American values are changing. Or that’s what the secular groups are saying, and they might be right.
On Nov. 6, voters throughout America showed what they truly wanted, and to the chagrin of conservatives, they wanted gay marriage, abortion, marijuana, big government, and Obama. After the increase of the nones, is this another sign that the United States in moving steadily toward secular values? And if it is, should we be okay with this?
Greta Christina, an atheist blogger, seems to think this is the case, and she’s pretty happy about it:
“The political values that are most common among atheists — support for LGBT rights and same-sex marriage, support for birth control and abortion, support for evidence-based drug policy, opposition to religion being intertwined with government, opposition to laws about sex being based on religion, opposition to laws in general being based on religion — are, increasingly, American values.”
We can look at this one of two ways: 1) America is sinking into the depths of sin and destruction and must, now more than ever, be shown the light. 2) America is finally coming out of the oppressive nature of a government influenced by religious intolerance, but there is still much work to do.
The nones seem to be leaning in the direction of “still much work to do” and they are demanding to be heard by the government. As one of the biggest groups in America the nones played a major part in the 2012 elections. But for many, even though they may have voted for Obama, the religious leaning of the president is still too much for comfort. After all, he did only receive a C in the Secular Coalition of America’s scorecard. But he still marked better than Romney’s F. Obama is pro-gay marriage and pro-abortion, so naturally he is the better candidate for most nones.
Lauren Anderson Youngblood, communications manager with the Secular Coalition, said the Obama administration needed to start taking the nones more seriously.
“The numbers don’t lie. They are an indicator of our untapped potential and politicians who want our vote need to focus on making decisions as lawmakers with reason and science, not theology. They need to tone down the religious rhetoric and when they do mention religious groups, mention us too, because we too are constituents and Americans and we deserve inclusion in our government.”
Will politicians now become more liberal to appease the growing secular population in America? After all, if you believe in progressive ethics (as Christian seems to) that change as the culture and population change, than this would be a necessary, and right, mindset for politicians to have. What was unheard of and viewed as wrong, both in the Bible and in society, has now become much more widely accepted. Therefore, the values of the culture are slowly changing and the “progressive” morals are evolving with it.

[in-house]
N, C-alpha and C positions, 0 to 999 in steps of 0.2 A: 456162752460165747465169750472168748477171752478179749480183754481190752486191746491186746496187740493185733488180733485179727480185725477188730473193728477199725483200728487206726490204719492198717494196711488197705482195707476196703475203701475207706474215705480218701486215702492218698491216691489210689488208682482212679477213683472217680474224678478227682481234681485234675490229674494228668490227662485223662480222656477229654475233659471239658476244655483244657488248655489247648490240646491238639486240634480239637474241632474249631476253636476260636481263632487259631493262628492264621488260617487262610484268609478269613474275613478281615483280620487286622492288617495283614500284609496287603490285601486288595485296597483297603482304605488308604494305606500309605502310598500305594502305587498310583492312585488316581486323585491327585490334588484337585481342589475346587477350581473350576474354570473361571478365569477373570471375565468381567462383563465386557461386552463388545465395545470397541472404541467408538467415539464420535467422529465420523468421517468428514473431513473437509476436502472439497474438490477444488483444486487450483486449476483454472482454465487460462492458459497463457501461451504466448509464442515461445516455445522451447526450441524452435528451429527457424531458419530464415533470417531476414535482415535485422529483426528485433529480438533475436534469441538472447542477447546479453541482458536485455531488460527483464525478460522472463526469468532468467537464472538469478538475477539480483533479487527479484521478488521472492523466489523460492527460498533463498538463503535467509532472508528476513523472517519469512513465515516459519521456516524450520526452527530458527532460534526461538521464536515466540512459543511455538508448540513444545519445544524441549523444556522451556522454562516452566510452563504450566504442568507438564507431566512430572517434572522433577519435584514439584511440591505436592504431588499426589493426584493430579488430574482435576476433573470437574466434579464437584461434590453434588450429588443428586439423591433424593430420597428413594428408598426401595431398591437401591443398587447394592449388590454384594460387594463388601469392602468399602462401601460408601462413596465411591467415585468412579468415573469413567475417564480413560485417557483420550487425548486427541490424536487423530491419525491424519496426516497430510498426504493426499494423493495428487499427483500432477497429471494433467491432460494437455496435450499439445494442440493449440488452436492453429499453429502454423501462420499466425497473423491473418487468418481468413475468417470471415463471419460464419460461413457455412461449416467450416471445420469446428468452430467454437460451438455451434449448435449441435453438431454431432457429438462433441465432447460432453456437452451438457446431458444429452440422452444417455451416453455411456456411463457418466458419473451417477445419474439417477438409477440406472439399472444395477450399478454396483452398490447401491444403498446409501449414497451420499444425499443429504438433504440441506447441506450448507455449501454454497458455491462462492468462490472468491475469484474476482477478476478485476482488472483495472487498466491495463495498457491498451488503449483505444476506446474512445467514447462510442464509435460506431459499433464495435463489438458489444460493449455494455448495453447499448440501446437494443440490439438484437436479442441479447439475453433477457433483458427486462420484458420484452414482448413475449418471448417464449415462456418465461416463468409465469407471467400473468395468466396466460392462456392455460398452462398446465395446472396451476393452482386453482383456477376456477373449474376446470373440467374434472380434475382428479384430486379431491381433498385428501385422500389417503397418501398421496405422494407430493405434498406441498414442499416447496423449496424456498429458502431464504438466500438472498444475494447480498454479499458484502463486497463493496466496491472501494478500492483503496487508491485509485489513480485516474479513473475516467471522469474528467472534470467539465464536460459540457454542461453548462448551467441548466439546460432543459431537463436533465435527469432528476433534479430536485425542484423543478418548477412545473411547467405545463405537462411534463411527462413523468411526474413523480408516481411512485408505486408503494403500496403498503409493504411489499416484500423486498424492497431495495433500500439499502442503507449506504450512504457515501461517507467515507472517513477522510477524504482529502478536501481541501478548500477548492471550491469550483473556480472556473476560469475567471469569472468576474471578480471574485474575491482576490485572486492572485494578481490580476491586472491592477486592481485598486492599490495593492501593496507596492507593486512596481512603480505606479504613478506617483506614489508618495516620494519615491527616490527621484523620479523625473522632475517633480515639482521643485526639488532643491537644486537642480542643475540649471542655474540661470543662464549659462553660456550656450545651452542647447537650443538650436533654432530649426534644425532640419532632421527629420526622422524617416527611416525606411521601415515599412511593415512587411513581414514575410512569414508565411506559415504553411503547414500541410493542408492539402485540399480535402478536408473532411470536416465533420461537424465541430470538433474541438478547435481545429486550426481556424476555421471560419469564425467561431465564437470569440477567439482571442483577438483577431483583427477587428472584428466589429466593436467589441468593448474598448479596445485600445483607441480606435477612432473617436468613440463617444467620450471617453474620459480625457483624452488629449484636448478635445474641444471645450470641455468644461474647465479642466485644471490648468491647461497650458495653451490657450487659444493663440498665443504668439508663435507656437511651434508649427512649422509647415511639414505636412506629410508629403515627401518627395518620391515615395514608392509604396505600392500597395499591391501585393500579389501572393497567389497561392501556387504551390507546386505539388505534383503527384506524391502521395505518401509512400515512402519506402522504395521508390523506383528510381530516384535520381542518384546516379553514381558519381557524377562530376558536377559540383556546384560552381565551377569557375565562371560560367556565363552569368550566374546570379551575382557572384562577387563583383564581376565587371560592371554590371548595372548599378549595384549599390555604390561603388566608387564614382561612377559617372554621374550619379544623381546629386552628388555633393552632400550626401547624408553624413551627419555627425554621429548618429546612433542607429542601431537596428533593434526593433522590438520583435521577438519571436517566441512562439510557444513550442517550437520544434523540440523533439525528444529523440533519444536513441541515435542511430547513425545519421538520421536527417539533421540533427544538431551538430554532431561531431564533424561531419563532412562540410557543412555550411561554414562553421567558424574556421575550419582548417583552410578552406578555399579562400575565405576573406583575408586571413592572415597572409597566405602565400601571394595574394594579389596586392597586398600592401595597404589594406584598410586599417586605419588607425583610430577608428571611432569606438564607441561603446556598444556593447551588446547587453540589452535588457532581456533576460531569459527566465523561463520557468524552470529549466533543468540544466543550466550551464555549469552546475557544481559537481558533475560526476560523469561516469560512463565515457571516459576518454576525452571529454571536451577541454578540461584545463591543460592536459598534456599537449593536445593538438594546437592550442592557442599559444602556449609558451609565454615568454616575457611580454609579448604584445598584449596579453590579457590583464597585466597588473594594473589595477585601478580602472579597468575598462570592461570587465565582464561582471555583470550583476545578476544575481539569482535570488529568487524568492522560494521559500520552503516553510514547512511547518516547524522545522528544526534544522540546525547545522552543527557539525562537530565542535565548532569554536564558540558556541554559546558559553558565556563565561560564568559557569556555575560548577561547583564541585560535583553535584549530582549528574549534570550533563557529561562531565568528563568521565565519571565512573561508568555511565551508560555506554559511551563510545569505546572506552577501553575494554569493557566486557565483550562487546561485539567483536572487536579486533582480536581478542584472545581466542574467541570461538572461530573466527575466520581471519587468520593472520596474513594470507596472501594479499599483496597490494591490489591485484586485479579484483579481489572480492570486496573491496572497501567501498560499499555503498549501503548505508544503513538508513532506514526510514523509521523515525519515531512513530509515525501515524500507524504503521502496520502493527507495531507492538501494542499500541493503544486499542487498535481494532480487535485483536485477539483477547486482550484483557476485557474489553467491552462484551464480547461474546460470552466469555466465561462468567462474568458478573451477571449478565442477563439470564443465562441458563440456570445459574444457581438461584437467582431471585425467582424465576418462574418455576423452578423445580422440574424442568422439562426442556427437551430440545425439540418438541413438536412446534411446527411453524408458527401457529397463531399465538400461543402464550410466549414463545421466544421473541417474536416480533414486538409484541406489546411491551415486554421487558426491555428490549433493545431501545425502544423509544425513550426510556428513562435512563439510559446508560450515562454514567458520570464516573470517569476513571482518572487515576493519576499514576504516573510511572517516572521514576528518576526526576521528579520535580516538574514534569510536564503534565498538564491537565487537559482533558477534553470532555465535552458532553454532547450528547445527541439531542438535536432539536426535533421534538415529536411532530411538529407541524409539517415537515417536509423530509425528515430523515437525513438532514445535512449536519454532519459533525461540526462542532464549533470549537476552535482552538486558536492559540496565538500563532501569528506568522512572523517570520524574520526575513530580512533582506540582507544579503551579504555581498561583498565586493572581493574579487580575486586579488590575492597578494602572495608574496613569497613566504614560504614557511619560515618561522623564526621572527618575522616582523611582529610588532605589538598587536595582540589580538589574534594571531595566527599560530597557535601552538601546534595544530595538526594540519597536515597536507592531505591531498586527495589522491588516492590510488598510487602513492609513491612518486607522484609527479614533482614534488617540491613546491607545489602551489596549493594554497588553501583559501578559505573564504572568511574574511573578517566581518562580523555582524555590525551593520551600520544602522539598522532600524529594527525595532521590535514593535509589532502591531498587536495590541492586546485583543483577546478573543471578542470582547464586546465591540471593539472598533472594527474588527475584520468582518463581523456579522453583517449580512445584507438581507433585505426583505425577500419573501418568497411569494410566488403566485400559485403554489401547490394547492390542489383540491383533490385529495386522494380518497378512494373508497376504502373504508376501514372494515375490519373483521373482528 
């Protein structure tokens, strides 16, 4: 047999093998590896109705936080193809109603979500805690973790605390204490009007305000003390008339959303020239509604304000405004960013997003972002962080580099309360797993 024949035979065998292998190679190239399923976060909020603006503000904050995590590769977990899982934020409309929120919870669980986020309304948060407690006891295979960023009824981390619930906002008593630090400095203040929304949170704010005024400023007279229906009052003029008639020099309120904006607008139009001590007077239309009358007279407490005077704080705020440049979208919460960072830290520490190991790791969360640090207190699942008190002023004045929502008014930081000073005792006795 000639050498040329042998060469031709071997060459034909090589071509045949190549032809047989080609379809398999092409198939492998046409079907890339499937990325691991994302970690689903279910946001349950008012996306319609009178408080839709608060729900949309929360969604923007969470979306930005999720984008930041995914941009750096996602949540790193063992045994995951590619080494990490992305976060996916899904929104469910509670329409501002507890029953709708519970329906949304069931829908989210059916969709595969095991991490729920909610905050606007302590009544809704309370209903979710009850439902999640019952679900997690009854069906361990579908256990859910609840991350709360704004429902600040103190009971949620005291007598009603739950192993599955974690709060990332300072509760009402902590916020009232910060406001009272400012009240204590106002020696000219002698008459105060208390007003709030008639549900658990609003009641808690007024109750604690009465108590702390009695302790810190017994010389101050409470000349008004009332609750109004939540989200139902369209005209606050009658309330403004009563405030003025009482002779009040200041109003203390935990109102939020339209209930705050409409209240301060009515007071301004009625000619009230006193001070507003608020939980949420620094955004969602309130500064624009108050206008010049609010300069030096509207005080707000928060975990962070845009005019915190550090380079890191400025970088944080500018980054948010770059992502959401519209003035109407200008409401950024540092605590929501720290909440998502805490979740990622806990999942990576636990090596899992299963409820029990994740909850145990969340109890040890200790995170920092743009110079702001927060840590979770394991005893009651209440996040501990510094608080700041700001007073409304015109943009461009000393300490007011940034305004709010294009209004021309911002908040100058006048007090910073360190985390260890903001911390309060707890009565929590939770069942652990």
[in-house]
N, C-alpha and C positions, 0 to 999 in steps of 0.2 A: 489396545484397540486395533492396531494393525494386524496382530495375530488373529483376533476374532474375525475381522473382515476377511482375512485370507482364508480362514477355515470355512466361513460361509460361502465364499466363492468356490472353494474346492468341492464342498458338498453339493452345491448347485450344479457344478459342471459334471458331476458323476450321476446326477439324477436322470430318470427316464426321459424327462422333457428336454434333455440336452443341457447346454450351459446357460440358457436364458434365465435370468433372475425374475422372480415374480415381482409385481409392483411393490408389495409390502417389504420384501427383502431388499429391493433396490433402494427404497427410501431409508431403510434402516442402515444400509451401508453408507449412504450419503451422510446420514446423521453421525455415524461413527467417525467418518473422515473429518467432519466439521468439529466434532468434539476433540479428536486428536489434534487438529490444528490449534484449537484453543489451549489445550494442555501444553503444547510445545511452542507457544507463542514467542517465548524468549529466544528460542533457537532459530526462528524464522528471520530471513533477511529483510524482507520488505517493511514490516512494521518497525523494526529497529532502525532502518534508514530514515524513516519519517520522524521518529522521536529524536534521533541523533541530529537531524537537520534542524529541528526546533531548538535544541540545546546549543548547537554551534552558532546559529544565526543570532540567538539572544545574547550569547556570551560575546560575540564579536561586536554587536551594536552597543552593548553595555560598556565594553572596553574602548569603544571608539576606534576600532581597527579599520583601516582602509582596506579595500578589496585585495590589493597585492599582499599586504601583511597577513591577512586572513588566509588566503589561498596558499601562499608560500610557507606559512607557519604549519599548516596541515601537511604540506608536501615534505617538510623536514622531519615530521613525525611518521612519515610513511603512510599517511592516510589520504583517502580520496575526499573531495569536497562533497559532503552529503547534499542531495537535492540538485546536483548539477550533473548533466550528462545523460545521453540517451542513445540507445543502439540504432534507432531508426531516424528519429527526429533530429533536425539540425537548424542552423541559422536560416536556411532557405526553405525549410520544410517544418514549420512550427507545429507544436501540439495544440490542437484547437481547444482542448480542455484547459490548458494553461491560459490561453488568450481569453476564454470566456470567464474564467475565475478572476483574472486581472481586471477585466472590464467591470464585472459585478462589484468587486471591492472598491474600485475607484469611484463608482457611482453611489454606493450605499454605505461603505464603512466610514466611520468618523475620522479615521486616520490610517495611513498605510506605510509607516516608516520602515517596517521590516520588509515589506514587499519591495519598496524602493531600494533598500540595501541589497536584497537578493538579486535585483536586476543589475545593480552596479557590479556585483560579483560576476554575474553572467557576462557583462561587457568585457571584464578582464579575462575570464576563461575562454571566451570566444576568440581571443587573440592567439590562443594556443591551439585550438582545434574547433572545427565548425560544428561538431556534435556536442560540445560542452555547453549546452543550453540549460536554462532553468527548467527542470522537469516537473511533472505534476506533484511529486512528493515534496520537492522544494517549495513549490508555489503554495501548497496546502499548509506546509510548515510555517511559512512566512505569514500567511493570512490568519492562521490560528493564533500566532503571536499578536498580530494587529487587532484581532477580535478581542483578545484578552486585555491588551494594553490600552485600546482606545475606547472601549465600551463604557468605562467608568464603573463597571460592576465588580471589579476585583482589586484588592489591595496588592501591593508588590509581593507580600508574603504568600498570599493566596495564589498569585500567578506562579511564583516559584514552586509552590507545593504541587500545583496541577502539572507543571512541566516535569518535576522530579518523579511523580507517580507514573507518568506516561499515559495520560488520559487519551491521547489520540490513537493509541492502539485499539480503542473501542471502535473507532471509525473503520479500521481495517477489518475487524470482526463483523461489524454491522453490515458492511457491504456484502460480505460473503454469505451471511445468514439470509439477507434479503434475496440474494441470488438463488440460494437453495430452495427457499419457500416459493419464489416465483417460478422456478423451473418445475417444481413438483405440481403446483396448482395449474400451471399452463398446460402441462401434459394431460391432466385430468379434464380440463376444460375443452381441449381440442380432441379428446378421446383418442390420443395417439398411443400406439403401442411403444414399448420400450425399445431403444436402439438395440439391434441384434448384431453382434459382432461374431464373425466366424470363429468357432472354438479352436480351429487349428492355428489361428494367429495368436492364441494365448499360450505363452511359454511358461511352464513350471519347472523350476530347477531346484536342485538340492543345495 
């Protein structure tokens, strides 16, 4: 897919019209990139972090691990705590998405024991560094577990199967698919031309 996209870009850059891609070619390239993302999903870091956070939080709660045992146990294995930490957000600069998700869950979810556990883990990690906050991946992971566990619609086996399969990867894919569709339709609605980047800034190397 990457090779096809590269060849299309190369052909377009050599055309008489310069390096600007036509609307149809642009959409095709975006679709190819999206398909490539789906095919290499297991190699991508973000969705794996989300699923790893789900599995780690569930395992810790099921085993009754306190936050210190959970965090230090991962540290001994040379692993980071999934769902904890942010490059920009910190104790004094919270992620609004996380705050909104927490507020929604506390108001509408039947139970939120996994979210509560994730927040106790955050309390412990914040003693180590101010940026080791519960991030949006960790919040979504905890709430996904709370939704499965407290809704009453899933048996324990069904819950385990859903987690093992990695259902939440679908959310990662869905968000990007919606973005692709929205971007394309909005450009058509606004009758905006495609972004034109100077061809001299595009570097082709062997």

So Christina’s point in her blog post is that American values are changing for the better. She would say we are climbing out of the intolerant dogma of religion, and accepting the new ethics that society is in the process of deciding upon. This seems like a dangerous path to walk down. If society decides, as a whole, that something is right, is it right? The acceptance of that particular value must not be the end of the conversation. Were the Aztecs right when the majority of their population decided it was necessary to sacrifice their citizens to the gods? Was America right when we decided it was okay to treat African Americans as slaves?
Carl Coon, a progressive humanist, is adamant that progressive ethics is the way society must work. He claims that as society advances we gain the ability to make better decisions. In essence, we are becoming smarter so we no longer need to cling to the traditions of “old religions.”
There is a ferment here, but it is not aimless. There is a direction. A global society driven by exploding technological capabilities is seeking new consensuses about a whole new galaxy of problems.
So our values do change, and they are supposed to change – or so all these people keep saying. And the election just showed all Americans what most of them were already thinking. “This election was, to a great extent, a referendum on secular values versus the values of the theocratic religious right — and secular values won,” Christina said.
But wait! I can think of at least 48 percent of Americans who would be dismayed at this prediction. If secular values equal American values then where does that leave the 48 percent, and maybe more, who oppose Obama, gay marriage and abortion? In other words, 48 percent still oppose secular values – their values haven’t changed. Many of them probably still believe in the “old-fashioned theism” and “old religions” Coon opposes. Secularists would say this just means America still has far to go, but the reality may be that we have already gone too far.
Perhaps the view of the religious right can be summed up with this comment by Richard Land of the Ethics and Religious Liberty Commission.
“Clearly, we face a new moral landscape in America, and huge challenge to those of us who care passionately about these issues. We face a worldview challenge that is far greater than any political challenge, as we must learn how to winsomely convince Americans to share our moral convictions about marriage, sex, the sanctity of life, and a range of moral issues. This will not be easy. It is, however, an urgent call to action.”